Unlike some other games on this list, Rift did not crash and burn, dying early in a blaze of failure. It's a polished and well-made game with a respectably sized subscriber base. But it did not even come close to being the fabled WoW-killer. Why?

Because Rift is Warcraft. Oh, sure, it has its rifts, invasions, and dynamic events and a few other unique features, but when you get down to the core of its gameplay, it's pretty much the exact same grind we're all familiar with from years of WoW. Even details such as the interface, the races, the factions, and the environments heavily smack of Warcraft.

Rift may have refined the Warcraft model in some ways, but WoW has the advantages of a massive player base and years of inertia on its side. Any game seeking to usurp its place will need some major innovations, and Rift just couldn't deliver in that regard. In the end, it was more WoW clone than WoW-killer.

1: Star Wars: The Old Republic:


swtor wow killer

It may seem a bit premature to already declare The Old Republic as a failed WoW-killer. After all, it's only been out for a few weeks, and the full extent of its success or failure has yet to be determined.

But as the rest of this article has shown, many a WoW-killer has come and gone without toppling the giant, and it's hard to believe SW:TOR will do any different. We don't doubt it will prove popular with Star Wars fans and gamers alike and will probably do well for many years to come, but it's got about a snowball's chance on Tatooine of killing World of Warcraft.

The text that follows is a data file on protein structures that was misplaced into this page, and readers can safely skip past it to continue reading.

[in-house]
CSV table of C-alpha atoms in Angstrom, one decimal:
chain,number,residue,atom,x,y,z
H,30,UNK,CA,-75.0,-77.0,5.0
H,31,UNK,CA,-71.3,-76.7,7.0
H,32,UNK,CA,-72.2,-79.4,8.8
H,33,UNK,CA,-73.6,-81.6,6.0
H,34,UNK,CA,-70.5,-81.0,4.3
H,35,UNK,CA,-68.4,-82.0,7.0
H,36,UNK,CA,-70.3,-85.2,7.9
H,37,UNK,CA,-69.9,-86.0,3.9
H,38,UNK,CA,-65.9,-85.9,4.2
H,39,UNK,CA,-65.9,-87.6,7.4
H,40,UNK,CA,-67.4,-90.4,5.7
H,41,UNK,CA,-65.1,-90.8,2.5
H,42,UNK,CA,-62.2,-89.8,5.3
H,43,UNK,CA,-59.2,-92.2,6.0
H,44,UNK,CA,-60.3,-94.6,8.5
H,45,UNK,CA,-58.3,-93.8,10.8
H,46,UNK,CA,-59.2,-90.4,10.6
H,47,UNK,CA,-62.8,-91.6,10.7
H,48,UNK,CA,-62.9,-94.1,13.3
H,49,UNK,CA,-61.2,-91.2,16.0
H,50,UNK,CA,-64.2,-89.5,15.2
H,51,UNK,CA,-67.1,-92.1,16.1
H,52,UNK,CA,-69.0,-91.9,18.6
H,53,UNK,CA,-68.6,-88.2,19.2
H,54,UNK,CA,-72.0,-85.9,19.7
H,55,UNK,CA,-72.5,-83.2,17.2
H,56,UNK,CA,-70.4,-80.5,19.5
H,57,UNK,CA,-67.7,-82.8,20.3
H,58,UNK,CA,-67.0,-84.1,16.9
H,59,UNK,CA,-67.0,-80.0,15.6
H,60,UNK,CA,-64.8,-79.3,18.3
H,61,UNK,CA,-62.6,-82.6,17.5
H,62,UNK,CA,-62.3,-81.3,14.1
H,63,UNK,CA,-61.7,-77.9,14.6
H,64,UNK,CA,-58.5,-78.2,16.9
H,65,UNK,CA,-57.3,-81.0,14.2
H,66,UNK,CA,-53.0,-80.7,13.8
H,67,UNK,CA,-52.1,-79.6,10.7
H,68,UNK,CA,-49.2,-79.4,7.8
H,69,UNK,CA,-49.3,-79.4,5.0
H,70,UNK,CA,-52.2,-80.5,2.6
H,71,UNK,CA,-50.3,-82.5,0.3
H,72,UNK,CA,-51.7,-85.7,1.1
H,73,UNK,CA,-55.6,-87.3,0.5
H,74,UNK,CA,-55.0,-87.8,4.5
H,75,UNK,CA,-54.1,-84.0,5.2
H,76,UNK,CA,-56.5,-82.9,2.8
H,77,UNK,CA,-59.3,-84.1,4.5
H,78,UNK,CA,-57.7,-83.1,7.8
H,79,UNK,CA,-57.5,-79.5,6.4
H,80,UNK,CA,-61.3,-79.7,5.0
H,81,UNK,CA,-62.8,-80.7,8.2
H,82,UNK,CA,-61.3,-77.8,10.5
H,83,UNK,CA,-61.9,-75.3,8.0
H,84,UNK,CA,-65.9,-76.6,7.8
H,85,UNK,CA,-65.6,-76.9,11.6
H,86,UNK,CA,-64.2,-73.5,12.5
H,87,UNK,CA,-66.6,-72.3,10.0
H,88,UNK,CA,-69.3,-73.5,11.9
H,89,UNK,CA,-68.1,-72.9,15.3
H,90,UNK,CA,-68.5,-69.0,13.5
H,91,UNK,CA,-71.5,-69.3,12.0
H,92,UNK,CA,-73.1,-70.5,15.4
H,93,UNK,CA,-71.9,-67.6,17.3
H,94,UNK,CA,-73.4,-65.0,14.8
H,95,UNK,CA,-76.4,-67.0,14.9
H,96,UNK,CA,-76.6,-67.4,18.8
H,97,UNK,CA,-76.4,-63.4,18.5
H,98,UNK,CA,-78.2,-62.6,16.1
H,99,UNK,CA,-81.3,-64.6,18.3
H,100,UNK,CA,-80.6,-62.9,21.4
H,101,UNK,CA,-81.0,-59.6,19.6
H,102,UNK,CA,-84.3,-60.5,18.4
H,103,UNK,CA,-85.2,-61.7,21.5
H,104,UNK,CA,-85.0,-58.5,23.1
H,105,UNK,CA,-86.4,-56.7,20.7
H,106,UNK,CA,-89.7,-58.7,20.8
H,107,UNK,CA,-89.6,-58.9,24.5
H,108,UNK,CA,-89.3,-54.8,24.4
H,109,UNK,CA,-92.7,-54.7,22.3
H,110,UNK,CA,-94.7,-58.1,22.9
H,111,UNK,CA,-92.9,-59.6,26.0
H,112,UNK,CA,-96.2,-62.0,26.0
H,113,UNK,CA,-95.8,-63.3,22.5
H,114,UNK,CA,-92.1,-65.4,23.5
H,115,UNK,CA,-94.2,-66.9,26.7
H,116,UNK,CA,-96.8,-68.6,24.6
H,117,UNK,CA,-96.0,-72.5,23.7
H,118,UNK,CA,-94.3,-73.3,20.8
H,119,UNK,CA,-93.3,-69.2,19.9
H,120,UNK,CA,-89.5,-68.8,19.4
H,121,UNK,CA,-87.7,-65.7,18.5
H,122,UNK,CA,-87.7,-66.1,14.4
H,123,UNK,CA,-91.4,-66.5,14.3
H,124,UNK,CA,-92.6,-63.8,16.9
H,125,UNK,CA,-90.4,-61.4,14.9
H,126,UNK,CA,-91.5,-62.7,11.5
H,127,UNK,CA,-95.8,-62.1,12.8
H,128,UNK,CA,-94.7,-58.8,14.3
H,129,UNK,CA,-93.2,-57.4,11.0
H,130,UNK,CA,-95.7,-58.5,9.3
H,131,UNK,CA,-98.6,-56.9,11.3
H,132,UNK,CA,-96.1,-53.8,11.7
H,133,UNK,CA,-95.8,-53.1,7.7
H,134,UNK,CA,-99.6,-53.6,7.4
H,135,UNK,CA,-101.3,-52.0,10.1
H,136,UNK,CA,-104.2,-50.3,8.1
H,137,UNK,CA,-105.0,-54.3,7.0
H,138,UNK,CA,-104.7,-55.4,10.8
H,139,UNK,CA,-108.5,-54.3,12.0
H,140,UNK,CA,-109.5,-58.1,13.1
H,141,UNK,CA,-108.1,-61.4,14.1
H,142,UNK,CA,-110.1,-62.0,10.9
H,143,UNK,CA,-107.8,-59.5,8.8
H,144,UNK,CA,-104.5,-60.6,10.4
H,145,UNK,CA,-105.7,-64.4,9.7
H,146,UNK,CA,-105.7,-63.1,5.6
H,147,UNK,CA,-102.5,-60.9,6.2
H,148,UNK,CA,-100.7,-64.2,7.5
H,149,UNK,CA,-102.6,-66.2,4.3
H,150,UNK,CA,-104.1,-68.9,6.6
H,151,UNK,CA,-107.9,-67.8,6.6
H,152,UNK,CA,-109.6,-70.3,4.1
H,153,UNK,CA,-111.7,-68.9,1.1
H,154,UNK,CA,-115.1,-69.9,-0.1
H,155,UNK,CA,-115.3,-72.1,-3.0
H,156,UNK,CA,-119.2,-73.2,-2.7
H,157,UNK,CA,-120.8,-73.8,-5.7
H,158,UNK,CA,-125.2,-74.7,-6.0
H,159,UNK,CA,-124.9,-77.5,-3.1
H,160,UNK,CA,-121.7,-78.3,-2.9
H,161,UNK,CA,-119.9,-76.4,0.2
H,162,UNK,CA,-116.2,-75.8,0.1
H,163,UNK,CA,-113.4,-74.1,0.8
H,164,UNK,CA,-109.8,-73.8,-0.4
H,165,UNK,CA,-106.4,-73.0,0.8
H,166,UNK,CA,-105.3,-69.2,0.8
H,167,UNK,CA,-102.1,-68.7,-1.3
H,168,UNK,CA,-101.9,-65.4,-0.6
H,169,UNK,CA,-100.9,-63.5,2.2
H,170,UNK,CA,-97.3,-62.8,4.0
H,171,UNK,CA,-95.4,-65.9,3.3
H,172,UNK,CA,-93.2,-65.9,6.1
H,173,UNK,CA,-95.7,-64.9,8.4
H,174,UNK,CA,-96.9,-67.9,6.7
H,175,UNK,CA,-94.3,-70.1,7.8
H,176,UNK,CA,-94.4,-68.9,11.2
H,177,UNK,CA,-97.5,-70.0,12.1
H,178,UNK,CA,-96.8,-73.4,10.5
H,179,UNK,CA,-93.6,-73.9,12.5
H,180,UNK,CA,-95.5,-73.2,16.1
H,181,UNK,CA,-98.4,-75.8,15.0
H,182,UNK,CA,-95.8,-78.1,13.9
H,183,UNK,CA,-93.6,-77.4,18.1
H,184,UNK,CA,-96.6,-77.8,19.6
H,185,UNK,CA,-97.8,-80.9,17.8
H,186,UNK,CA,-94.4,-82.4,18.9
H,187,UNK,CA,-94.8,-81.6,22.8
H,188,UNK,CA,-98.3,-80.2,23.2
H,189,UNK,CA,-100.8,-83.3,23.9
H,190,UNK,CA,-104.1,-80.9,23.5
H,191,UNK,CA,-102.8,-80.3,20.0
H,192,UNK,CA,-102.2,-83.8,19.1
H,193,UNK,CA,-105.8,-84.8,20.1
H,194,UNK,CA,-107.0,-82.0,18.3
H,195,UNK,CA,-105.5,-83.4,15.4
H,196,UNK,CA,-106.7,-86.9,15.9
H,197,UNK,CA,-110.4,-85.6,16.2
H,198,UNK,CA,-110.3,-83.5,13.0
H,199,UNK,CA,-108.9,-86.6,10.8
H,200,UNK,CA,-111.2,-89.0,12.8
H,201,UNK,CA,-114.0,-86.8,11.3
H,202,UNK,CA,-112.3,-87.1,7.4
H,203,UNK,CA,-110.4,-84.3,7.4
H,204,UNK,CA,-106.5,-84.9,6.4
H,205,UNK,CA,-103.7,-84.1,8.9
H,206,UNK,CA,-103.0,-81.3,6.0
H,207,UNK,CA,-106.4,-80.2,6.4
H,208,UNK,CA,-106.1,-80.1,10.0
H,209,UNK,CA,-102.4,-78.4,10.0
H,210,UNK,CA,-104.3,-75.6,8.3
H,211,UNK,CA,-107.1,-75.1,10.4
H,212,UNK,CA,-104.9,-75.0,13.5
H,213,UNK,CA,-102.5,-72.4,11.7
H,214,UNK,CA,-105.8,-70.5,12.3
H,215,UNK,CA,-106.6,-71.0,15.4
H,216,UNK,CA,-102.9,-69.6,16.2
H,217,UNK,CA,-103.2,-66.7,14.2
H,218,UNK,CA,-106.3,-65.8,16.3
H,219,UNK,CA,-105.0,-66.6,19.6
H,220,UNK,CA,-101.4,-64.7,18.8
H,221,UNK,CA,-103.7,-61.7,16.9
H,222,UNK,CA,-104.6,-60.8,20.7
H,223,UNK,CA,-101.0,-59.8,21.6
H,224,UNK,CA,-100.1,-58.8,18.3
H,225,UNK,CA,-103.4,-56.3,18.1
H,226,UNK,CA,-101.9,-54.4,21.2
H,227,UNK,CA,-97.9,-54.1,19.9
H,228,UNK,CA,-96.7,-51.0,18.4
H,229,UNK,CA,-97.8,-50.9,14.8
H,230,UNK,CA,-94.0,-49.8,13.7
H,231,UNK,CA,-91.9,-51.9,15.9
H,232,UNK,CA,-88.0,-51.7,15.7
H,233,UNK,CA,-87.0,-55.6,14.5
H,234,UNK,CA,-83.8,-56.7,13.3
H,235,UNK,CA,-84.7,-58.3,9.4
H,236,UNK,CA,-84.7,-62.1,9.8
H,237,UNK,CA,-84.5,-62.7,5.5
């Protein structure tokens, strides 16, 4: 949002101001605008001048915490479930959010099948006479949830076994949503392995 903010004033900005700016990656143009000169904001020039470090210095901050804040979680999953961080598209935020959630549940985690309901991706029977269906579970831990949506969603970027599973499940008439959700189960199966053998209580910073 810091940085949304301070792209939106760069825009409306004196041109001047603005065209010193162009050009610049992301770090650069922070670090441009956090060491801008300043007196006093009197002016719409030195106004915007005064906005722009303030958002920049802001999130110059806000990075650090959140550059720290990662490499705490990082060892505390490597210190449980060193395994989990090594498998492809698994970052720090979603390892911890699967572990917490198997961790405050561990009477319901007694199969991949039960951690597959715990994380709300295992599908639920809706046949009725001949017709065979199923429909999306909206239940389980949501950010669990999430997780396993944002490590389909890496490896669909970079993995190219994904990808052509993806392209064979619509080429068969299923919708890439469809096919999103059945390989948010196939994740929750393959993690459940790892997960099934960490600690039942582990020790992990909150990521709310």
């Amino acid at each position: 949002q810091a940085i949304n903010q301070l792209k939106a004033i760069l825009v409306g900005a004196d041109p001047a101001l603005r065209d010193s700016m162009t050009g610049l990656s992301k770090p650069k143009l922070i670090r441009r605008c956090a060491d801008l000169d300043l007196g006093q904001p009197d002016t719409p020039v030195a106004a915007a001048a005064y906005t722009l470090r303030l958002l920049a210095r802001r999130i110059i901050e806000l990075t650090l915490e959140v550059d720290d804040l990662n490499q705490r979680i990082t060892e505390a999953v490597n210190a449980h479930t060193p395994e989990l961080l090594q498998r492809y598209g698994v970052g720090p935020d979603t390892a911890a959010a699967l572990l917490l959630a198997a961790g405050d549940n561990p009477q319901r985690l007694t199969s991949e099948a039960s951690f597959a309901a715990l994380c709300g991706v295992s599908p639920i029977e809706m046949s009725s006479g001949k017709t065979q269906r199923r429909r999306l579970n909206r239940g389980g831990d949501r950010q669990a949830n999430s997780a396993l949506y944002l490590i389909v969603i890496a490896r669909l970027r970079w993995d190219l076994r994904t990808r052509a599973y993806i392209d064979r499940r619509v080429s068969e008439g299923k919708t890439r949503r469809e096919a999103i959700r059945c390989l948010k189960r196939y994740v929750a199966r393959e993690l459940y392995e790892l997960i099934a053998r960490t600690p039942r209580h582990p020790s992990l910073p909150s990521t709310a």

It's been said many times by many people, but nothing can kill WoW but WoW. It's been so popular for so long that it has a massive amount of inertia on its side. It would take some spectacular failures on the part of its developers to drive away its millions of loyal customers. At the very least, the game would have to fall far behind the curve of innovation in the MMO industry, and while some games have one-upped WoW in some areas, that hasn't really happened yet. Which is more a commentary on the MMO industry as a whole than Warcraft's ability to innovate.

This is not to say that World of Warcraft's monopoly will never be broken. As one character said at the end of its Wrath of the Lich King expansion, "No king rules forever." Sooner or later, Warcraft will either make an unforgivable blunder or, more likely, simply be passed up by more advanced games.

But even then, it will not be the end. EverQuest, which was WoW's predecessor as the MMO king, is still operating and making money for its developer, Sony Online Entertainment, and is currently in its eighteenth expansion. So even once WoW is finally "killed," it will probably continue for many years to come.